20 years ago in Chemistry in Britain
I would like to claim a record for continuous family membership of the Royal Society of Chemistry (or its founder societies), namely at least 118 years.
I don’t know when my grandfather H E Armstrong joined the Chemical Society, but he first served on Council in 1873, was secretary for 18 years, president for two years, and with only short intervals remained a member of Council for the rest of his life. He died in 1937.
I joined the Institute of Chemistry in 1944, spent 14 years in three sessions on the Royal Institute of Chemistry Council and several years on the Chemical Society Council as a Royal Institute of Chemistry nominee. I served for five years on the RSC Council.
The gap between 1937 and 1944 is filled by my uncle E F Armstrong, who was a member of both the Chemical Society and the Institute of Chemistry and served on the Councils of both. He died in 1945.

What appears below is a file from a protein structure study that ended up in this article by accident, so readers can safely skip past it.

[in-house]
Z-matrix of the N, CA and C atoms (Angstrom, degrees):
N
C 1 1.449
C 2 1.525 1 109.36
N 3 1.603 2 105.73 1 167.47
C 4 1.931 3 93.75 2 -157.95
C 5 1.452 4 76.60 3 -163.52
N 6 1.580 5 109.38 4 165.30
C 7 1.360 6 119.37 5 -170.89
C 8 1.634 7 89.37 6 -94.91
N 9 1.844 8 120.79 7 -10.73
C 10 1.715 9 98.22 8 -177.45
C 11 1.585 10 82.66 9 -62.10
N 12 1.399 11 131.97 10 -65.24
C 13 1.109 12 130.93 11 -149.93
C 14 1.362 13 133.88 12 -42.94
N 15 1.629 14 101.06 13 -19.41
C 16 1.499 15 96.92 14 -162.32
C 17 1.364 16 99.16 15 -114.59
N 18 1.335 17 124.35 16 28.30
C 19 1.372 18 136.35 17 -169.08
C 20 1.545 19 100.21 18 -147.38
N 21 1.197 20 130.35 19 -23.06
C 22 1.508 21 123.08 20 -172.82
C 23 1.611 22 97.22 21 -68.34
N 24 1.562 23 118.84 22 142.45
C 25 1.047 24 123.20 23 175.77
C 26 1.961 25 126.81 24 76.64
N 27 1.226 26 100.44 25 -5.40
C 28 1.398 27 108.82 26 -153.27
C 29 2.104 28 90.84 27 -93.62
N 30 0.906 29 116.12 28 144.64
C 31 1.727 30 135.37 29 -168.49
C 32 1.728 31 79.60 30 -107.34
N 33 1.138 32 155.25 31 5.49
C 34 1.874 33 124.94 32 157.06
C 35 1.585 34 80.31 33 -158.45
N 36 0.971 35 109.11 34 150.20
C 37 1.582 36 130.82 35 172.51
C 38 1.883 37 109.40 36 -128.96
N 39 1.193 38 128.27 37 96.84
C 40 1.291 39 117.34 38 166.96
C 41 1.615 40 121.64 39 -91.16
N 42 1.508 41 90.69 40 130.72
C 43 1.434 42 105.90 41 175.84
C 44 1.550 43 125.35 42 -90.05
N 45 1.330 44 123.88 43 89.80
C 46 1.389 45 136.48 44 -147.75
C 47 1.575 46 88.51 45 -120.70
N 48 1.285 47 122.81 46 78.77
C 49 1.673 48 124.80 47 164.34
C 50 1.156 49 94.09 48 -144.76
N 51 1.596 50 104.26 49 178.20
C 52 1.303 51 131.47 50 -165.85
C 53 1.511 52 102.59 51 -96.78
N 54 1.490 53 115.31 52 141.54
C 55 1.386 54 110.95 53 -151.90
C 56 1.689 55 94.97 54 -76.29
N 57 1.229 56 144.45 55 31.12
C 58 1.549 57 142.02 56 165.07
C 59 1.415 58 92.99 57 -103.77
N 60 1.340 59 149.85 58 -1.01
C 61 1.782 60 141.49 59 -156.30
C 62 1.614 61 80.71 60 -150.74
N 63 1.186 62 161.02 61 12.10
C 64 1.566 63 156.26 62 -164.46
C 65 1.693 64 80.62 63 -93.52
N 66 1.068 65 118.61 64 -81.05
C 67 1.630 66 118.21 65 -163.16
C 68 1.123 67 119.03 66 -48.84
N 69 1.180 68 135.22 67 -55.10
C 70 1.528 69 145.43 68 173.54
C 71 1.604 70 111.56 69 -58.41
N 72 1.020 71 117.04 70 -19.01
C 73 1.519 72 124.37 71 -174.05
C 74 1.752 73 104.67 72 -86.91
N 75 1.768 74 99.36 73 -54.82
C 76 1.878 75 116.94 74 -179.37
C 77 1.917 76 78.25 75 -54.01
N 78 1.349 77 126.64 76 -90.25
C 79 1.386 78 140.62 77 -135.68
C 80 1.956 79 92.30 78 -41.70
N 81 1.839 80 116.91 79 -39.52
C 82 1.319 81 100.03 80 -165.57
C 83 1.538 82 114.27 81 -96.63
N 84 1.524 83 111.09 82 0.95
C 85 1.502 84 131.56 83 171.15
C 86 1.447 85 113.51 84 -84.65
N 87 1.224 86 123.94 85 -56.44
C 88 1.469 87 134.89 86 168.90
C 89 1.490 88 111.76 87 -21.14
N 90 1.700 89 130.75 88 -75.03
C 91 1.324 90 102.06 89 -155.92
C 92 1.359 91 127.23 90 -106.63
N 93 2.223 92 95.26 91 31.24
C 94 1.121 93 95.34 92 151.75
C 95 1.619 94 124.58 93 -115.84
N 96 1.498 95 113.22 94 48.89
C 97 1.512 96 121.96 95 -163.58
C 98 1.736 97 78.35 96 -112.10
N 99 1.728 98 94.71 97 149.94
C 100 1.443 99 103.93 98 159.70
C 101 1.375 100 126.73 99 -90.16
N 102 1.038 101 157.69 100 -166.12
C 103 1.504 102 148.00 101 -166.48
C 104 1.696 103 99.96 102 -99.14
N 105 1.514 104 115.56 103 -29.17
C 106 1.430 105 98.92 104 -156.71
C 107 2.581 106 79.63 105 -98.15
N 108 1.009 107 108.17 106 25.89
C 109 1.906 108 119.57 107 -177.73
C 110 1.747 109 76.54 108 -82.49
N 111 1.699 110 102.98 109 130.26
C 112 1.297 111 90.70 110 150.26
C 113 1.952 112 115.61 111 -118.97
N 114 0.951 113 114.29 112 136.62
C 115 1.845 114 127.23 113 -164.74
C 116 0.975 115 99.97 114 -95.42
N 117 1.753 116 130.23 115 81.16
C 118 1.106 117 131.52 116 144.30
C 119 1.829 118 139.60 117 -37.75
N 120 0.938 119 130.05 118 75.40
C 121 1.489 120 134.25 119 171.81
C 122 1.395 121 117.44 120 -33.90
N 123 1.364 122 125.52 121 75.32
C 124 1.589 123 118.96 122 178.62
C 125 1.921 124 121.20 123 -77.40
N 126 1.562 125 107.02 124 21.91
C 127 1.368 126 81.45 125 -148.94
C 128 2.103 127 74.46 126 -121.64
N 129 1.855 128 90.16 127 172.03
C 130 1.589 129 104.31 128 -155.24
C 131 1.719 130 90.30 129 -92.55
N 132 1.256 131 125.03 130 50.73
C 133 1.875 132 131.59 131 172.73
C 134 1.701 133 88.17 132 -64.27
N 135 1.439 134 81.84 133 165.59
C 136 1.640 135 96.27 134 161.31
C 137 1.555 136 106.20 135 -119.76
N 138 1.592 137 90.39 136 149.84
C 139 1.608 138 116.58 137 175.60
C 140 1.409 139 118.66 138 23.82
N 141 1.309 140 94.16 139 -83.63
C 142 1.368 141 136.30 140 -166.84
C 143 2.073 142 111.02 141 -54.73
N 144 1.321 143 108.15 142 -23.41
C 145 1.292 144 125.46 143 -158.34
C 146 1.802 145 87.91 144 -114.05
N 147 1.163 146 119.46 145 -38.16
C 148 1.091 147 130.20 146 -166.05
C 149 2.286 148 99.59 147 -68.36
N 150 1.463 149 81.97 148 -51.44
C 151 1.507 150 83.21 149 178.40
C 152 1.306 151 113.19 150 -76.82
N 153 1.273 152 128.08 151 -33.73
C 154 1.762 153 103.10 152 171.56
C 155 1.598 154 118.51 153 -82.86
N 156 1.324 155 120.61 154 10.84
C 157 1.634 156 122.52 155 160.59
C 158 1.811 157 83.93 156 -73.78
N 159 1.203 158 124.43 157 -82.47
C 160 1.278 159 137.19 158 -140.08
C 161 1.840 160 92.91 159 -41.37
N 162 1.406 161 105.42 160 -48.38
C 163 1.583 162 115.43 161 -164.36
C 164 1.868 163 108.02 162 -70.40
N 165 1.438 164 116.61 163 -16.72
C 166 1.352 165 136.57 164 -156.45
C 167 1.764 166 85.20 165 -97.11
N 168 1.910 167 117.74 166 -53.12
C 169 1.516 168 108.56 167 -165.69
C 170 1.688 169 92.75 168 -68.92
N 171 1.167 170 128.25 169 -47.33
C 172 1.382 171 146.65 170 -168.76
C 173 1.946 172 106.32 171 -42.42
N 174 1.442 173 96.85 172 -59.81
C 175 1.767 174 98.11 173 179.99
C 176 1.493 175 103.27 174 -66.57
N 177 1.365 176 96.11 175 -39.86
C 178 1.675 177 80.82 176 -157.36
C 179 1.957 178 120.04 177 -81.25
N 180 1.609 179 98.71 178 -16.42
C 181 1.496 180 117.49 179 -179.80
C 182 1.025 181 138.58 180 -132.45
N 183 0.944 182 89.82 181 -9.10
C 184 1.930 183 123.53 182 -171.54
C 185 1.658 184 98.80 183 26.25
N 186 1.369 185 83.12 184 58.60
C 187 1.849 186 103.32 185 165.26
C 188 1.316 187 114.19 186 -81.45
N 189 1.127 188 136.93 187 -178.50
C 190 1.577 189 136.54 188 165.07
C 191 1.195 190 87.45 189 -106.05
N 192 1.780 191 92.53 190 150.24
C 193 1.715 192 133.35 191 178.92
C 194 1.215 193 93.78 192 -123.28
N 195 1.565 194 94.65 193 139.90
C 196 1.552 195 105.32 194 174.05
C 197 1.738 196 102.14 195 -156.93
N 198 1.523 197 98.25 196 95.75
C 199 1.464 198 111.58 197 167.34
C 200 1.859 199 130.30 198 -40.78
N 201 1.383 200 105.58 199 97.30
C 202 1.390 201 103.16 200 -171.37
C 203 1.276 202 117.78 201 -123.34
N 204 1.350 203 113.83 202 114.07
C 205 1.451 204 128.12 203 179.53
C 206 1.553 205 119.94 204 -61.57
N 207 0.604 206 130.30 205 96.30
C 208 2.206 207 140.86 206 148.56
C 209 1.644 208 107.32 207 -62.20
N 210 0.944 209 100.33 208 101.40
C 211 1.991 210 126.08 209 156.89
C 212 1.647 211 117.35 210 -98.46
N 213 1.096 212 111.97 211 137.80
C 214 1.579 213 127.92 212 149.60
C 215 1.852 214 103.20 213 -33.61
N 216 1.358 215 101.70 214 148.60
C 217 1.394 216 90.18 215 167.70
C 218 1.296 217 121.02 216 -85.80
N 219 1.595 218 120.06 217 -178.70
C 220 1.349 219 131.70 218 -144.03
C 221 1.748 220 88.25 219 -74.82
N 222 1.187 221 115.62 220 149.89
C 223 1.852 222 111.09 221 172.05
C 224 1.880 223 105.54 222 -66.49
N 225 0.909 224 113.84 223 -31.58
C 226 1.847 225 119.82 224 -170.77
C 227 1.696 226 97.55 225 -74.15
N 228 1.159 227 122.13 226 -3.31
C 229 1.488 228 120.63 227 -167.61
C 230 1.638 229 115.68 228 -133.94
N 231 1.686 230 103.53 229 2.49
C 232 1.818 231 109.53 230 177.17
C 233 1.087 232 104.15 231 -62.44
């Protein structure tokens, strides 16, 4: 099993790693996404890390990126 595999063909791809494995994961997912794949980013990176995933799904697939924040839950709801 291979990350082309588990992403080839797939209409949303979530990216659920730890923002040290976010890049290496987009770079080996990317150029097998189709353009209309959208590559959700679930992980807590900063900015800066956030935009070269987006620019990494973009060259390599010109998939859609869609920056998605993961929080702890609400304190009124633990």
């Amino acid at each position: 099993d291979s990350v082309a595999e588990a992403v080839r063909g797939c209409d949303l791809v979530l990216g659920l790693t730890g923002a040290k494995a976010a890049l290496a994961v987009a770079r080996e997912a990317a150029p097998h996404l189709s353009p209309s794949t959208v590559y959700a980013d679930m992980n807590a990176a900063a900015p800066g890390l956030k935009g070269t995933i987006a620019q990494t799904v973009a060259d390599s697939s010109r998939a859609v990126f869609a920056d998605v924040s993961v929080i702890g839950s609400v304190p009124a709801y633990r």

Letter from L M Miall, Barham, Canterbury, in Chemistry in Britain (July 1991) in response to an earlier letter in May 1991 from M W Ramsay claiming a century of society membership from his father, himself and his brother.
Ed. Dr Miall died in 1996 and so, at the time of his death, his family had continuous membership for at least 123 years.
In a letter to Chemistry in Britainlater in December 1991, Professor Wilson Baker claimed a record of 110 years for continuous father-son membership.
Can any of our readers beat these records for continuous family chemical society membership?